Many of these now comprise Blackpool's 'Heritage Fleet'. Last year the heritage trams operated on special days. In 2016, as well as the 'enhanced running' weekends with six different trams to ride on, most weekdays see two of the heritage fleet operating. Most trips are between Pleasure Beach and North Pier, with the occasional run further to Cabin.

Our conductor Bradley turning the trolley pole.

Heading off back towards Pleasure Beach.

'Balloon' car No 717 was brought out to replace no 66 yesterday. Here it is beside the Pleasure Beach. It dates from 1934, see here.

On the top deck. The car is in lovely condition.

Always up for a bit of culture, I found myself investigating the strange noises coming from one of the many modern art installations along Blackpool's promenade. This is the High Tide Organ designed by the Liam Curtin and John Gooding. Read about it here.

Photos © Skip Cottage

Thursday, July 07, 2016

To Another Place

My exploration of the UK's railway network found me on Merseyrail's Northern Line yesterday.

I was headed for the delightfully named Blundellsands and Crosby station.

The beach hereabouts is very nice, but many visitors don't come for the sand.

Nor do they come to see the flora on the dunes, interesting though it may be.

High tide is probably not the best time to visit 'Another Place', Antony Gormley's installation of 100 cast-iron, life-size figures spread out along three kilometres of the foreshore, see here.

But with time to spare one can watch the figures gradually being covered by the incoming tide, and being revealed as the water recedes.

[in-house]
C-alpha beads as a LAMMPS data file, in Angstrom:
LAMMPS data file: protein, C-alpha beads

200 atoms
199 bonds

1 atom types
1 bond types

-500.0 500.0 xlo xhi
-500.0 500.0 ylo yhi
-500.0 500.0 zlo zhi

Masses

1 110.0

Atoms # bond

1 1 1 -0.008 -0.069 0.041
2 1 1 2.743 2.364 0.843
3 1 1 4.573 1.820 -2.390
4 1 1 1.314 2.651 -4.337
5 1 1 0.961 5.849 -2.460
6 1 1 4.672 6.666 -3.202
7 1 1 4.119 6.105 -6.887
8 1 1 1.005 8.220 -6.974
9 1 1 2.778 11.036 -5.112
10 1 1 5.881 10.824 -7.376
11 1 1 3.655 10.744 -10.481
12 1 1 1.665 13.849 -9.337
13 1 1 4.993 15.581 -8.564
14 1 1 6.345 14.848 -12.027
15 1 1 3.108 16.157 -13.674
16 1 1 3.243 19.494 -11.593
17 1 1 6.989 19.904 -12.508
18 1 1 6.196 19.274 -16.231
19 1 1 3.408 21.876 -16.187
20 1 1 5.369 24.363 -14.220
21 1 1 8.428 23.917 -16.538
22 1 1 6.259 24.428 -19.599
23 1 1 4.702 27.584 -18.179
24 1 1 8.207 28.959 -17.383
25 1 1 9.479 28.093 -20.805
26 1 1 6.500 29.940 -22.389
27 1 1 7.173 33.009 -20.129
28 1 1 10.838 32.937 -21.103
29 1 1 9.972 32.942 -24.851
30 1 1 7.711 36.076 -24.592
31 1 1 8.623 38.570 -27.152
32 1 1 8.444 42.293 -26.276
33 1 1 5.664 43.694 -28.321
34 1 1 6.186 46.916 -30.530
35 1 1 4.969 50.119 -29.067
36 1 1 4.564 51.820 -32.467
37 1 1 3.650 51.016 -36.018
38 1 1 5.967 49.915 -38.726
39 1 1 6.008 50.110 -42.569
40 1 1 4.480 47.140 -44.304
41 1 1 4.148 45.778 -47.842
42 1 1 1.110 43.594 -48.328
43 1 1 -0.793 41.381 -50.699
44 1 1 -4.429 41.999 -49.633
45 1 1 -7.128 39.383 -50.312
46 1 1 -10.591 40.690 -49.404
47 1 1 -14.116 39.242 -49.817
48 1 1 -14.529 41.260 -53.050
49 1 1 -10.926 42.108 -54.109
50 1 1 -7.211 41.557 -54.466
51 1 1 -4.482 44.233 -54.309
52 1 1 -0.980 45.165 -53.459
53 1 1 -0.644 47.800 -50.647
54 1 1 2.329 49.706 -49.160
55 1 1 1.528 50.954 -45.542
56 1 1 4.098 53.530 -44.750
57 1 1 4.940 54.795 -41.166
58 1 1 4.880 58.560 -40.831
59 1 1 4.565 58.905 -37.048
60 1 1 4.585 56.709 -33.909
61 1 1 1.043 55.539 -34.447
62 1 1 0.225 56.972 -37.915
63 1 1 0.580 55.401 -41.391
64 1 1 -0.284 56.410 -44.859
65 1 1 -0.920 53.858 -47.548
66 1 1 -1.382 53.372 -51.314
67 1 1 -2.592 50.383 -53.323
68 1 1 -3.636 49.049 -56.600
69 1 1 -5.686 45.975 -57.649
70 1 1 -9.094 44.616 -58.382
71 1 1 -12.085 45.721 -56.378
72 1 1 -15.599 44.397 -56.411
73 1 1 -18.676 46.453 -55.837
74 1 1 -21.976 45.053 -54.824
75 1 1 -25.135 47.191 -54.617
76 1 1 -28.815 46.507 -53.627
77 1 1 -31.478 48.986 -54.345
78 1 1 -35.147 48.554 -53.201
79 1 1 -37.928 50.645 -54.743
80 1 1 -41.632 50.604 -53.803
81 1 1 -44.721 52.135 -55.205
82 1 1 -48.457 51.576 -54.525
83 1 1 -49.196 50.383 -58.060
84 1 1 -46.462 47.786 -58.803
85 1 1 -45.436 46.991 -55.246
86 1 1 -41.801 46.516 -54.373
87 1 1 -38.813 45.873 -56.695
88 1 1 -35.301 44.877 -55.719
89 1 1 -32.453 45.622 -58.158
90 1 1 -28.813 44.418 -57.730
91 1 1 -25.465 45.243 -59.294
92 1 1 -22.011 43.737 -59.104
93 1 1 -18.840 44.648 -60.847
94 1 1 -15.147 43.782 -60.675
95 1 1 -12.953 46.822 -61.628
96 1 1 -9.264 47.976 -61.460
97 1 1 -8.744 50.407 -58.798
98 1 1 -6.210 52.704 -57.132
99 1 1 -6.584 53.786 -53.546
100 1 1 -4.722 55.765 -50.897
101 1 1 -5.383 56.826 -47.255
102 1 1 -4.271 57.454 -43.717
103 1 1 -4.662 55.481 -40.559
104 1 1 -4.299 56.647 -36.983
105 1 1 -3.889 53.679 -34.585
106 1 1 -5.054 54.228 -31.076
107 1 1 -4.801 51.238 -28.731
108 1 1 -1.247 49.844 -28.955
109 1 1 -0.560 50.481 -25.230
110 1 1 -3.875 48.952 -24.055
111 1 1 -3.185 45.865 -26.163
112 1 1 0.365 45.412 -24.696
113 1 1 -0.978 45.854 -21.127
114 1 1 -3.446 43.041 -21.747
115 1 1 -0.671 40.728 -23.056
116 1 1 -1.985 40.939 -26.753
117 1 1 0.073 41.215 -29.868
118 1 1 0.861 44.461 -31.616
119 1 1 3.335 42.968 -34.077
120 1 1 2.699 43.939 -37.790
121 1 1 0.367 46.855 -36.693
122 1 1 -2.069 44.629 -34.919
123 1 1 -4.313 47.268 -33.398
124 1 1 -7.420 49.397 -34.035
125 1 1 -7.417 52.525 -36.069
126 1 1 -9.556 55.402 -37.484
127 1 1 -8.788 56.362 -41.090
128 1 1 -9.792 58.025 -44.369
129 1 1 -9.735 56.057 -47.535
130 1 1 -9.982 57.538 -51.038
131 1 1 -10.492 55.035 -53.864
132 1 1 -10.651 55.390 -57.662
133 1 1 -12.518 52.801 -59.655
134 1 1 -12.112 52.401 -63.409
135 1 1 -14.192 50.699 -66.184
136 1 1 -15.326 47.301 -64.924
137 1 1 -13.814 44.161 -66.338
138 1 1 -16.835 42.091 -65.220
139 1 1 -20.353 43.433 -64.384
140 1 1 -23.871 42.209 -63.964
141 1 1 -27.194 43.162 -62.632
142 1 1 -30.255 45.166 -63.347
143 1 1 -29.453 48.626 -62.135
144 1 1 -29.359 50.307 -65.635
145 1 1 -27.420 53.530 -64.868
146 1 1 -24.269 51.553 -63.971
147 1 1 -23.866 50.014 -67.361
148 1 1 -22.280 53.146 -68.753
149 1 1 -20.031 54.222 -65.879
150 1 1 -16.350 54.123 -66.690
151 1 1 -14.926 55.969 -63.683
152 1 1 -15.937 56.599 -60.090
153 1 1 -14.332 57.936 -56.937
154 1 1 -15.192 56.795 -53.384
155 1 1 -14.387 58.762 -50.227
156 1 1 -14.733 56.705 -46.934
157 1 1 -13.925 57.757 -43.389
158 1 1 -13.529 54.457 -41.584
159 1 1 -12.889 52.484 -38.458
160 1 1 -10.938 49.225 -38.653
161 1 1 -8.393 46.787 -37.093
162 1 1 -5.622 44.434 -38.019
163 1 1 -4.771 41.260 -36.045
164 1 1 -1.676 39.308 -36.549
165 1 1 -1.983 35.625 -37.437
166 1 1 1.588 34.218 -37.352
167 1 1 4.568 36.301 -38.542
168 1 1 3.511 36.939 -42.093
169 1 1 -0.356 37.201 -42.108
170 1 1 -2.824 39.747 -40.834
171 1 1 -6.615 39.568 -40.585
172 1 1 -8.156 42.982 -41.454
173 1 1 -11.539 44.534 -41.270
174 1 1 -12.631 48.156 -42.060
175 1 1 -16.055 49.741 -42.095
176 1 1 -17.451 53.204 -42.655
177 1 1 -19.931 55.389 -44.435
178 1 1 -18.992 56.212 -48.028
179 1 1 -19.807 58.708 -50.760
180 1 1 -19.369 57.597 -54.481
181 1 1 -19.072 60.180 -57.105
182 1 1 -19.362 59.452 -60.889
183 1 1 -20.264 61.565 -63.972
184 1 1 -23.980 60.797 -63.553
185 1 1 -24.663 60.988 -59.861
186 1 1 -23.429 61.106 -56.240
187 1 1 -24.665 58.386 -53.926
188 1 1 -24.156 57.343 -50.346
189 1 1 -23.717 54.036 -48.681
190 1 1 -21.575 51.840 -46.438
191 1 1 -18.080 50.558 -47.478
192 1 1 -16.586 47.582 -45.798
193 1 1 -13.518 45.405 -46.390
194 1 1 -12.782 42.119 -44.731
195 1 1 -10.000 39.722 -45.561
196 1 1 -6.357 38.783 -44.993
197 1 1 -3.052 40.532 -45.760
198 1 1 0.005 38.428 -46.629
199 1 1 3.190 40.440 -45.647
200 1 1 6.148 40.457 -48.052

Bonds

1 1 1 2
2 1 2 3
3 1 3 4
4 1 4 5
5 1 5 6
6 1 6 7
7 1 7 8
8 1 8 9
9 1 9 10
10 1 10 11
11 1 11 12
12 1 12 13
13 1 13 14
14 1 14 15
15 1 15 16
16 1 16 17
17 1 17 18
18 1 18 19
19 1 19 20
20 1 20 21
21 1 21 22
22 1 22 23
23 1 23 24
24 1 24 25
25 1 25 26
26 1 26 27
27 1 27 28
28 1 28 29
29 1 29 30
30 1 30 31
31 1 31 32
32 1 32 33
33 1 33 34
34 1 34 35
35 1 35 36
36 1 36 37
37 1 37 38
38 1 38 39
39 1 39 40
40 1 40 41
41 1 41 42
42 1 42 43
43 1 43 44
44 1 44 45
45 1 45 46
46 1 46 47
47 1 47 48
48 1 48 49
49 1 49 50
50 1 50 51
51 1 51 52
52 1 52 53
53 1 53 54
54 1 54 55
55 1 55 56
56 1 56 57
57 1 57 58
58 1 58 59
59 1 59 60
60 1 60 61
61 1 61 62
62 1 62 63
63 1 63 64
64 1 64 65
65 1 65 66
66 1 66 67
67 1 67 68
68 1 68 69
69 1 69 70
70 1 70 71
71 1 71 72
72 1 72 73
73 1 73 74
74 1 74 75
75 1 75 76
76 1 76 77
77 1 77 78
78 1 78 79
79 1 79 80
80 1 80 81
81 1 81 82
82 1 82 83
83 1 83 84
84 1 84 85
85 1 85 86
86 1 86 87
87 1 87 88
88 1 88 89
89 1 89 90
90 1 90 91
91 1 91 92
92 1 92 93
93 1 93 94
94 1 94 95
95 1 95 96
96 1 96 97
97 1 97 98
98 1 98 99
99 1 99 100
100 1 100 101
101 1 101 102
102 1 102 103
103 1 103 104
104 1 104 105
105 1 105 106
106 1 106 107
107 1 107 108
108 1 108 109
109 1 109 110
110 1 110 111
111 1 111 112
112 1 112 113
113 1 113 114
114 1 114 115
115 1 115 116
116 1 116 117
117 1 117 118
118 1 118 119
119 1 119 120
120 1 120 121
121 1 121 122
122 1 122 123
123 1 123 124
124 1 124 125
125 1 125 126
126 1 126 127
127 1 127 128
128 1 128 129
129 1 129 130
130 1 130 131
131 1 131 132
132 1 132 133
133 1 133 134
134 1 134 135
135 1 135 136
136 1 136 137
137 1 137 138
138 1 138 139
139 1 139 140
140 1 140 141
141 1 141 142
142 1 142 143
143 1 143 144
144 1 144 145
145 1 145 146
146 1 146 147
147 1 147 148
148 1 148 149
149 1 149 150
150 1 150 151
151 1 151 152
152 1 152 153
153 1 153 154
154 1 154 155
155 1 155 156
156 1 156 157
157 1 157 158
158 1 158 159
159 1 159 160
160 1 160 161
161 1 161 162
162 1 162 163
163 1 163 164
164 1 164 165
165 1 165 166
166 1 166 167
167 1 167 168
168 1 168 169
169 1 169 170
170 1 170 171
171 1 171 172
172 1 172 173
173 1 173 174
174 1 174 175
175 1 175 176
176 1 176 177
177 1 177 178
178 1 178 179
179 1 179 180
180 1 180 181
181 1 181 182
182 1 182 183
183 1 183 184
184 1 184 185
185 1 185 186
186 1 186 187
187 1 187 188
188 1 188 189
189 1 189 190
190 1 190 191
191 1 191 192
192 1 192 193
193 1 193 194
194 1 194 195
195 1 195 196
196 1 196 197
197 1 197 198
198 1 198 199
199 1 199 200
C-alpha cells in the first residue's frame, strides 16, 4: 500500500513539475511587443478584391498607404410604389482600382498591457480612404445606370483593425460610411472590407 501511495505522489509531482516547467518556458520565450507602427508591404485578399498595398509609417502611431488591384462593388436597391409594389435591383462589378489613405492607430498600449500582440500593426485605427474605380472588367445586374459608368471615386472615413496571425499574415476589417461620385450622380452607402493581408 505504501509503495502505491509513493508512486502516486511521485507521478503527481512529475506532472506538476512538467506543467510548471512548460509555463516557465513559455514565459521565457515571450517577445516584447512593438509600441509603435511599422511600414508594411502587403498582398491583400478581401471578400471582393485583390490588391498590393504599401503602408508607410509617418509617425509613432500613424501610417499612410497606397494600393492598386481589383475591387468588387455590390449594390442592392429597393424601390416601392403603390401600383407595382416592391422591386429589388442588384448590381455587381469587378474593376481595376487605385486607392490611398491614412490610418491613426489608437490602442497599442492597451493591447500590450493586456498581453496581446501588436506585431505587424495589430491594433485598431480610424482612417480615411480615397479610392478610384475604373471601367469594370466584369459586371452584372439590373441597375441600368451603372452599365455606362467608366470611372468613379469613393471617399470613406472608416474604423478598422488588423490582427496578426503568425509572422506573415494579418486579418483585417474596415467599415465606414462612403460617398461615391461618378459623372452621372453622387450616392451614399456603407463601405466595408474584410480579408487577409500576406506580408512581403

And there is the added attraction of watching the ships arriving and leaving Liverpool docks.

I can vouch for the coffee and friendly welcome in the nearby leisure centre, and after a good exploration of the promenade, I was able to get close to a couple of the figures nearest the shore.

The elements are beginning to take their toll.

Each figure weighs 650 kilos and all were made from casts of the artist's own body. The following is from the original proposal in 1997, here: "The sculptures are made from 17 body-casts taken from my body (protected by a thin layer of wrapping plastic) between the 19th of May and the 10th of July. The sculptures are all standing in a similar way, with the lungs more or less inflated and their postures carrying different degrees of tension or relaxation."

Of course, not everyone is a fan, for all sorts of reasons, see here, especially when it was proposed to site the figures permanently at Crosby, after they had been displayed at beaches at Cuxhaven, Germany, at Stavanger in Norway, and De Panne in Belgium.

But I enjoyed seeing the installation, watching the effect of the tides, and attempting to understand what was in the artist's mind.

And I was pleased to see the RNLI patrolling the beach, or indeed the promenade, as it was high tide.

A great day out!

Photos © Skip Cottage

Sunday, July 03, 2016

Bertie and the Flying Scotsman

I haven't had a 'steam fix' for a while so that was why I was at Carlisle's Citadel Station yesterday to see LNER A3 Class 4-6-2 no 60103 Flying Scotsman!

The locomotive was hauling the Railway Touring Company's 'The Hadrian' day tour.

The security was in place and cameras were there.

But the fuss was because they were filming for a future episode of the Antiques Roadshow. Presenter Fiona Bruce got to visit the cab! Jealous, me? Never.

I was standing beside Bertie, a six month old Westie - Bichon Frise cross, whose owners had brought him along to experience the famous steam locomotive, when the puppy was noticed by Fiona, and she came over to say hello. Big day for a wee dog!

Expect these framed railway posters to feature on the forthcoming 'Golden Age of Travel' Antiques Roadshow episode.

The locomotive's support coach.

It was a wet, cold day at Carlisle yesterday. Here flying Scotsman sets off to park the carriages in a siding just over from platform 1.

It is an amazing locomotive.

Time to take on water and get pointed the other way by going around the Upperby triangle.

The real enthusiasts were out trackside yesterday to capture the Flying Scotsman tackling Shap, and elsewhere, see, for example, here, here, here and here.

Photos © Skip Cottage